Women are the fastest growing veteran group in the United States, compromising about 9 percent of the veteran population. But often they are overlooked when it comes to recognition.

The Southwest Louisiana Veterans Home is changing that.

A statue dedicated to all female veterans and the service they have provided to our country both on and off the battlefield was dedicated Wednesday at the facility. Southwest Louisiana Veterans Home Administrator Matthew Duhon said there are about 28,055 female veterans living in Louisiana alone, which is about 10 percent of the state's total veteran population.

"This statue is a way for us to honor and recognize the impact women have had," Duhon said.

The dedication was three years in the making said Debrah Woolridge, senior vice president of ancillary benefits at the veterans home.

"We sold dinners, hosted a poppy drive, held raffles and all the money raised was for the good of our veterans," Woolridge said.

Those efforts — all hosted by the Lewis-Gill-Lee VFW Post 7321's Ladies Auxiliary — raised a combined $5,000 for the statue's purchase.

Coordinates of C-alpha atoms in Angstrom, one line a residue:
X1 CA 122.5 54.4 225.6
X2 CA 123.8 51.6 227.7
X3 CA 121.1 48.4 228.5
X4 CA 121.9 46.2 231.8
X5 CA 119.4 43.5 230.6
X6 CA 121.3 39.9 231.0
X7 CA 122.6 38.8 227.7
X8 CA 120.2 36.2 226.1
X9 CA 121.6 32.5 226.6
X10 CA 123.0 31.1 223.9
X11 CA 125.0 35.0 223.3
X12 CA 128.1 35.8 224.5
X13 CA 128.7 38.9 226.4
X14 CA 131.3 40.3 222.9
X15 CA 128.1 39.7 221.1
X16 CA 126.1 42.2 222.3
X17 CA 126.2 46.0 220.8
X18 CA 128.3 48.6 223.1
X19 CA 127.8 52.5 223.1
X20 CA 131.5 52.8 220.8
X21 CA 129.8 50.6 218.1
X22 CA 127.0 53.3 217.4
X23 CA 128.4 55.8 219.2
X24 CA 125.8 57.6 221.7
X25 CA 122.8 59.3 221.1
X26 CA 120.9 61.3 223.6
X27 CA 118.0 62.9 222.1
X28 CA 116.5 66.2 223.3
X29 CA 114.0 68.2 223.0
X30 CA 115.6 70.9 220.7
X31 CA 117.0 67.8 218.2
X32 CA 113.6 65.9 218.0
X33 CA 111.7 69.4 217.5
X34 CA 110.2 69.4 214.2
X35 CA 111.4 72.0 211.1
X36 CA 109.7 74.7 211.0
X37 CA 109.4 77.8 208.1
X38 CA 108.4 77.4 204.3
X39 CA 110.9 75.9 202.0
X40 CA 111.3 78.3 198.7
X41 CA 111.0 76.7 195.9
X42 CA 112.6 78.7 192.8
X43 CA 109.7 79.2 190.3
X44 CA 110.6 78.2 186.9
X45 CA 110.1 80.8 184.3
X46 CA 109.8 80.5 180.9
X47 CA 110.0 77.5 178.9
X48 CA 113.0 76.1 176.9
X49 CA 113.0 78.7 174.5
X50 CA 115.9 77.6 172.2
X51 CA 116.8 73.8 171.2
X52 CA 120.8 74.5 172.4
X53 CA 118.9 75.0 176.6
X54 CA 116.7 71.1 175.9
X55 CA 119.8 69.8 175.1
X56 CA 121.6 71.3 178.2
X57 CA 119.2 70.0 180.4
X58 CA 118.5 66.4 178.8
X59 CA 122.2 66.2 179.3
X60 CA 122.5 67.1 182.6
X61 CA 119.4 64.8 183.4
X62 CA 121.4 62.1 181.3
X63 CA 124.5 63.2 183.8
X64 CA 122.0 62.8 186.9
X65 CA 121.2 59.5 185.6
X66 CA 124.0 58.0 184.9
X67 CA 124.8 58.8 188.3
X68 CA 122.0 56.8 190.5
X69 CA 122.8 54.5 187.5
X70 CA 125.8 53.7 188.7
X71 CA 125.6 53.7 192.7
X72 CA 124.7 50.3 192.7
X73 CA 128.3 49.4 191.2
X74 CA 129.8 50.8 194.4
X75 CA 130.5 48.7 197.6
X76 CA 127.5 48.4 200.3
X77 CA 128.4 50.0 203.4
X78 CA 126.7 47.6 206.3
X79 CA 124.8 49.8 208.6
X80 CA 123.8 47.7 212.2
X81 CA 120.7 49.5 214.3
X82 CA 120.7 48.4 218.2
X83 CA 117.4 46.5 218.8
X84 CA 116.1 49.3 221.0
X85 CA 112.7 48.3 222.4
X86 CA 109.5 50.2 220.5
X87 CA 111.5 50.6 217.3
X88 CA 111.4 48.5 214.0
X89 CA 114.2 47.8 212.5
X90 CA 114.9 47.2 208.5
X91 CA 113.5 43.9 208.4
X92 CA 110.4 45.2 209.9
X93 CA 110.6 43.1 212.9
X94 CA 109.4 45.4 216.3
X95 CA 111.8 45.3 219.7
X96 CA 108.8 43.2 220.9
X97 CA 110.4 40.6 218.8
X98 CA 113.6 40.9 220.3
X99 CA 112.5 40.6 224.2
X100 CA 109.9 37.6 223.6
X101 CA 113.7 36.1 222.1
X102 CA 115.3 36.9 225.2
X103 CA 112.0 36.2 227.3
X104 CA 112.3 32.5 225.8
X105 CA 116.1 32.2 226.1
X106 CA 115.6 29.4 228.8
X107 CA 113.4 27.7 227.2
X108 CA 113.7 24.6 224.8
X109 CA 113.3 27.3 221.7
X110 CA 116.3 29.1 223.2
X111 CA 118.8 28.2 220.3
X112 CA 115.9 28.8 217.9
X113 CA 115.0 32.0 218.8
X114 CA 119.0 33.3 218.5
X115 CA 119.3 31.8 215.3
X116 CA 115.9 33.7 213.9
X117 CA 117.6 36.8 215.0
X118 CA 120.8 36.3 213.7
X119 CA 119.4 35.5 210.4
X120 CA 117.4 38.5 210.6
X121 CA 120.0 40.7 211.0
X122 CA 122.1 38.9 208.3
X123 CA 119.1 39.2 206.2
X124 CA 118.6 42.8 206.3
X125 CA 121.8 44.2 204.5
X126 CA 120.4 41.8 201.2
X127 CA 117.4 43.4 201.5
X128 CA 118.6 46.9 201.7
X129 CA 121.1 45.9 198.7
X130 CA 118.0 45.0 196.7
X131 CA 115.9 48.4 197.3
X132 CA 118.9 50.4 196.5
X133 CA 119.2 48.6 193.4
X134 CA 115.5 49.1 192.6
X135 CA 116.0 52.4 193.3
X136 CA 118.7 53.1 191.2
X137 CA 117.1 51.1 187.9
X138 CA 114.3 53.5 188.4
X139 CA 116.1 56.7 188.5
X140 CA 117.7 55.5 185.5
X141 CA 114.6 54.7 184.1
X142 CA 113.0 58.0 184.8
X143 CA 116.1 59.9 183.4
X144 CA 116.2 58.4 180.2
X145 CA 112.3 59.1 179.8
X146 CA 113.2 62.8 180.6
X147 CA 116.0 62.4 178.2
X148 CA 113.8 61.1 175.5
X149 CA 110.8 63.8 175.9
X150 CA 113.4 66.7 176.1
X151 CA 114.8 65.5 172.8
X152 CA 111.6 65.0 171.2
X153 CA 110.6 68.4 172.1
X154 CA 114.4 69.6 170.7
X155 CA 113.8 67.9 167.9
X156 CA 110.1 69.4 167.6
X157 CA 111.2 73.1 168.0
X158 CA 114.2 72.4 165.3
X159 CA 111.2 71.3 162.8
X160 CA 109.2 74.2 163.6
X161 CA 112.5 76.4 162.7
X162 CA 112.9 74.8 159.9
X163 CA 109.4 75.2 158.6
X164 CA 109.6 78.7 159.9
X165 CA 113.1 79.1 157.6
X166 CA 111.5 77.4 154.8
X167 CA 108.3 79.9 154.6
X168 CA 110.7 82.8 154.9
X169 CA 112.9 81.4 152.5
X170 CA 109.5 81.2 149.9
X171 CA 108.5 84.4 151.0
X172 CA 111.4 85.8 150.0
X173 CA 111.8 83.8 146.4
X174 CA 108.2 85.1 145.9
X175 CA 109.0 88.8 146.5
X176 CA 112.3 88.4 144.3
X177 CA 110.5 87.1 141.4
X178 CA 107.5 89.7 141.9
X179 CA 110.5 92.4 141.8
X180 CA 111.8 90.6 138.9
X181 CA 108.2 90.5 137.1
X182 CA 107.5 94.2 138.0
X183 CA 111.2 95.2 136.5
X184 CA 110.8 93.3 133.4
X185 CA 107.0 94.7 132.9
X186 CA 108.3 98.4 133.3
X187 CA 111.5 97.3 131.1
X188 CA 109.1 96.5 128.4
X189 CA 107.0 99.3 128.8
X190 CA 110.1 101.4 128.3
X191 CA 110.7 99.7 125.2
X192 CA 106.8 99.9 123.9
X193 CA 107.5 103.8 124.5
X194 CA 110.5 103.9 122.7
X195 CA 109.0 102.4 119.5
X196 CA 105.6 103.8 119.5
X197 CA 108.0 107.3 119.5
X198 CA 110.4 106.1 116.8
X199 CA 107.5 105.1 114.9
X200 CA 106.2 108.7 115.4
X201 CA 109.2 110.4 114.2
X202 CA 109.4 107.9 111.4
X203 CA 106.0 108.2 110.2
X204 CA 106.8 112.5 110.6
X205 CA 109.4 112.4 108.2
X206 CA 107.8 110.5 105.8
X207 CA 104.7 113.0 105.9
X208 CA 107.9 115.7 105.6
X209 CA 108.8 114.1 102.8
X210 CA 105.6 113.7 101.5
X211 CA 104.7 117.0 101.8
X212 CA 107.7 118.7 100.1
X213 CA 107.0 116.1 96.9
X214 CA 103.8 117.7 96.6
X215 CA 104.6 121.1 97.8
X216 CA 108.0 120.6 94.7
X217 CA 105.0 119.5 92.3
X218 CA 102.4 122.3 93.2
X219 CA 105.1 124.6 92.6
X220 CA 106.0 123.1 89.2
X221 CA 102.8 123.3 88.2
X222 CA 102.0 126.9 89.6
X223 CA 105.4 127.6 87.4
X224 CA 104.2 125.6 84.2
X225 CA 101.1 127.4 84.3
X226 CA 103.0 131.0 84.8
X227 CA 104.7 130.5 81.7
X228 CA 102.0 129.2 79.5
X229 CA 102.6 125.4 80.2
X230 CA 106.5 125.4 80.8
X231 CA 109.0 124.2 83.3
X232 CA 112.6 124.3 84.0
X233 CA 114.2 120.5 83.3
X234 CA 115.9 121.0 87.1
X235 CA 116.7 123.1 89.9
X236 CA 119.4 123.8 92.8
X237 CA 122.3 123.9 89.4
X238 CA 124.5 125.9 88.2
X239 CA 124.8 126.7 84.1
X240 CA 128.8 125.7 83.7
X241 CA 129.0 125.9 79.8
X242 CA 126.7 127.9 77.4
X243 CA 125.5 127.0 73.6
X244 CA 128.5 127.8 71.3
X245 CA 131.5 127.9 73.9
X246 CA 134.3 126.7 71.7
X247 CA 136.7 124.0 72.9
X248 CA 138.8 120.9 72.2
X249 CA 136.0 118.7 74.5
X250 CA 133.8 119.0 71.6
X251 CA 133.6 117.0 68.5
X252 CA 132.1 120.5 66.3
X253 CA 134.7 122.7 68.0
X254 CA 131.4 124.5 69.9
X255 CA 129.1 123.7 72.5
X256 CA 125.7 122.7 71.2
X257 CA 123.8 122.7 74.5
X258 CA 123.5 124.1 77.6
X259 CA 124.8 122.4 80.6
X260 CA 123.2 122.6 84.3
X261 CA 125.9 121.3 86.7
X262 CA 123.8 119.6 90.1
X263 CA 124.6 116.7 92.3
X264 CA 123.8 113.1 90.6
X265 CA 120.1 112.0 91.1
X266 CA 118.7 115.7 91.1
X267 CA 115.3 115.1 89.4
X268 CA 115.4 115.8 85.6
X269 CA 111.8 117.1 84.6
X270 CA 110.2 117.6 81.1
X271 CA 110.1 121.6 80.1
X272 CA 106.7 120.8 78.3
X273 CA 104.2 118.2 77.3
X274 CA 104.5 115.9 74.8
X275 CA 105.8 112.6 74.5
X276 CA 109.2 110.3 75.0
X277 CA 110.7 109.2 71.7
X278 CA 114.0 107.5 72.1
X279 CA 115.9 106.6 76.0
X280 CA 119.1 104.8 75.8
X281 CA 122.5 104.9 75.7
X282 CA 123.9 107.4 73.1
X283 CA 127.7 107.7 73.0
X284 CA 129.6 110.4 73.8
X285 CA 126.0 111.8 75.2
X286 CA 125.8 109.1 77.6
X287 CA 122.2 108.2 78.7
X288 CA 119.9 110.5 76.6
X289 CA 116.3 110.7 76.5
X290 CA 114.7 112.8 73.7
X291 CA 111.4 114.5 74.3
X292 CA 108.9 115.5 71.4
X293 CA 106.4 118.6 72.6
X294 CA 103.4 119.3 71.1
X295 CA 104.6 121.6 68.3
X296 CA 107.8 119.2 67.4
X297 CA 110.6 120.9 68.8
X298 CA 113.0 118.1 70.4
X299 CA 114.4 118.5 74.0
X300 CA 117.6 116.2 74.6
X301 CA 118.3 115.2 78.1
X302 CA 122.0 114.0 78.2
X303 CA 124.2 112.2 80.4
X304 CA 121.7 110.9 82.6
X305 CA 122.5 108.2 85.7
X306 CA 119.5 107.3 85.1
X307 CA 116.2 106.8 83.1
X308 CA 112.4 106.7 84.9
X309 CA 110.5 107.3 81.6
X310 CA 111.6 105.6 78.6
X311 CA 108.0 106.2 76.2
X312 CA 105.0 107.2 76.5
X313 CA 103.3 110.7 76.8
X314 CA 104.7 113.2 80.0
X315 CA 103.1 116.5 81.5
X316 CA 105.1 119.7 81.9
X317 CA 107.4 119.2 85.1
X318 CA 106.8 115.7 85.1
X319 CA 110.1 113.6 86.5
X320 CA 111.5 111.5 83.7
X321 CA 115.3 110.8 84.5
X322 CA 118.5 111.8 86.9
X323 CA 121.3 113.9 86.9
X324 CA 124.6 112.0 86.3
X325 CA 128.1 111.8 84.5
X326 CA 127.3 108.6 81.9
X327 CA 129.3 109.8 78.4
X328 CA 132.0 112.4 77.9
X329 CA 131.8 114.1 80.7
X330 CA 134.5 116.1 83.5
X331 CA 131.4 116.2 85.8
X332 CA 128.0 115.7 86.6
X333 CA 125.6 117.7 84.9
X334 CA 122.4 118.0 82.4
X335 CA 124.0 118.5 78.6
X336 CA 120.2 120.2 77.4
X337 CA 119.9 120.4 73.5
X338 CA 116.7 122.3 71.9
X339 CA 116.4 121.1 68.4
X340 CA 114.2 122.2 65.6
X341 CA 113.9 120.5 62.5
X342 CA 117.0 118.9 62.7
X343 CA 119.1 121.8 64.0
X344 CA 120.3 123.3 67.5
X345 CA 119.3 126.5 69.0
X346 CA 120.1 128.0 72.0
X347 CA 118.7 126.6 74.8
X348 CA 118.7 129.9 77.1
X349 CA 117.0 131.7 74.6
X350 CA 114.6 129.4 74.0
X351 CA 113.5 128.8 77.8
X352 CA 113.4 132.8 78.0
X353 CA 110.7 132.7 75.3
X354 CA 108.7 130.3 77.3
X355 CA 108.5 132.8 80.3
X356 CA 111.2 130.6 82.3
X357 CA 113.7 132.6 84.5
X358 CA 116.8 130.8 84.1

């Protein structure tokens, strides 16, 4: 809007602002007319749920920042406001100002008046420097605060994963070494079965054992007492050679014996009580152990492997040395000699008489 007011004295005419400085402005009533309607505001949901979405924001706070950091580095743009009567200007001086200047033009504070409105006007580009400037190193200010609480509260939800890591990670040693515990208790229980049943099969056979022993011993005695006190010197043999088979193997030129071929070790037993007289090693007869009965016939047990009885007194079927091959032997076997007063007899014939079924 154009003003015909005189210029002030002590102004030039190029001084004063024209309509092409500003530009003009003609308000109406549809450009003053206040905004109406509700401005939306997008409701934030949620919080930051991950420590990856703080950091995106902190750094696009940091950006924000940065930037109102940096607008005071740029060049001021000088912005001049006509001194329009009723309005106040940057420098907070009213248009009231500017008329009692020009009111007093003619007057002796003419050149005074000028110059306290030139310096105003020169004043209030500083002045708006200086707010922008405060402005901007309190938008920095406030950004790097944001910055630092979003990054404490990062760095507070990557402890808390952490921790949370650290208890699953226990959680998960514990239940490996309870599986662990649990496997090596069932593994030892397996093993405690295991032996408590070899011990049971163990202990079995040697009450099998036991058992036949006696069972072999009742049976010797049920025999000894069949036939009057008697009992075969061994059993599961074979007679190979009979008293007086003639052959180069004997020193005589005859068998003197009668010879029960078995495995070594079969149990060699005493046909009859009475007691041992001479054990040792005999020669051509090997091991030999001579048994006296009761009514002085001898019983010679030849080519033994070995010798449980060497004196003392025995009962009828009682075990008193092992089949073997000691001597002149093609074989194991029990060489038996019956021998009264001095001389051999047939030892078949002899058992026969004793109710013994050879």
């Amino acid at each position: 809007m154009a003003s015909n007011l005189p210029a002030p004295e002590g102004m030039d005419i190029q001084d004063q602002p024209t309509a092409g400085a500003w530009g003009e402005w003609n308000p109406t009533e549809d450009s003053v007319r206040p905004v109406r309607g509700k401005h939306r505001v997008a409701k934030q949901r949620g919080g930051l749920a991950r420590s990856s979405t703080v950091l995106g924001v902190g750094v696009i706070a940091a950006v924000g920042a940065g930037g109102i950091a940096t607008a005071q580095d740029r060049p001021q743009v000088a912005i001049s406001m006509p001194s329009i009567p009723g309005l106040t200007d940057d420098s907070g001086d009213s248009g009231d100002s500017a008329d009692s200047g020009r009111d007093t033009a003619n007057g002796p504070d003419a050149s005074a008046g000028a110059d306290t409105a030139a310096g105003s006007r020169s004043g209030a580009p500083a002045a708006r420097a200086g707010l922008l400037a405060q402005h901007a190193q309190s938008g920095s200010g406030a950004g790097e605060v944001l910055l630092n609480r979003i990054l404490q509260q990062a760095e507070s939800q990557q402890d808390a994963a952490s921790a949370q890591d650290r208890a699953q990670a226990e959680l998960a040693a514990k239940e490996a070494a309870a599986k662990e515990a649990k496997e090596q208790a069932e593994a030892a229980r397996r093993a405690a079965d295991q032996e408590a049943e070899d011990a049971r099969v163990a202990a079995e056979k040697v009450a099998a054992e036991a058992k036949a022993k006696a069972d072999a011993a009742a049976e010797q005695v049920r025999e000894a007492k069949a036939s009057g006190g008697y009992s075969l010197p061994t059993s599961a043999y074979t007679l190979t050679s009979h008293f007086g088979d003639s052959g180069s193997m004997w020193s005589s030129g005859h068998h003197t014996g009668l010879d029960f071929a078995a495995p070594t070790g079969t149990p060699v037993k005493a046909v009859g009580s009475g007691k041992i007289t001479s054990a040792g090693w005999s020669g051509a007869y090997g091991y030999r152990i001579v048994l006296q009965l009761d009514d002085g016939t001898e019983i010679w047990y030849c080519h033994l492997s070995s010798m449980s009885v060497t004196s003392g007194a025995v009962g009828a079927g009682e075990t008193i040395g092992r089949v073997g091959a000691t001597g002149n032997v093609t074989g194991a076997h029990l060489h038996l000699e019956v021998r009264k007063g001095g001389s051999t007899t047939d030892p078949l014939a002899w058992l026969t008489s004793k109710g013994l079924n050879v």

"To all female veterans, I salute them and thank them for their service for what they have given on behalf of this country," Woolridge, who is the past president of the auxiliary, said.

Louisiana Women Veterans president Anna Sanders, an Air Force veteran, said she was both pleased and proud of the dedication.

"Women veterans should be recognized for their service and sacrifice in the same manner that our male counterparts are," she said.

There was a time when the U.S. military was comprised entirely of men. Eventually, that began to shift and now females serve right alongside their male counterparts. This statue will forever serve as an opportunity to highlight these brave individuals.

More from this section

  • Updated

The nation's economy continues to produce record low unemployment rates — and still-growing employment figures — which is good news for everyone, especially American workers.

  • Updated

President Trump has made a major move in the energy field that triggered a quick response from managers of major oil refineries around the country. Leaders of five Louisiana refineries, in a letter to the American Press, expressed their concerns about the increased use of ethanol in gasoline.

  • Updated

The building that housed the former YMCA in downtown Lake Charles has seen its share of tough times ever since Hurricane Rita damaged it in 2005.

  • Updated

Medicare Advantage plans will be adding new services in the coming year. Members of those plans and Americans in the traditional Medicare program have from Oct. 15 through Dec. 7 to decide whether they want to switch from one plan to the other.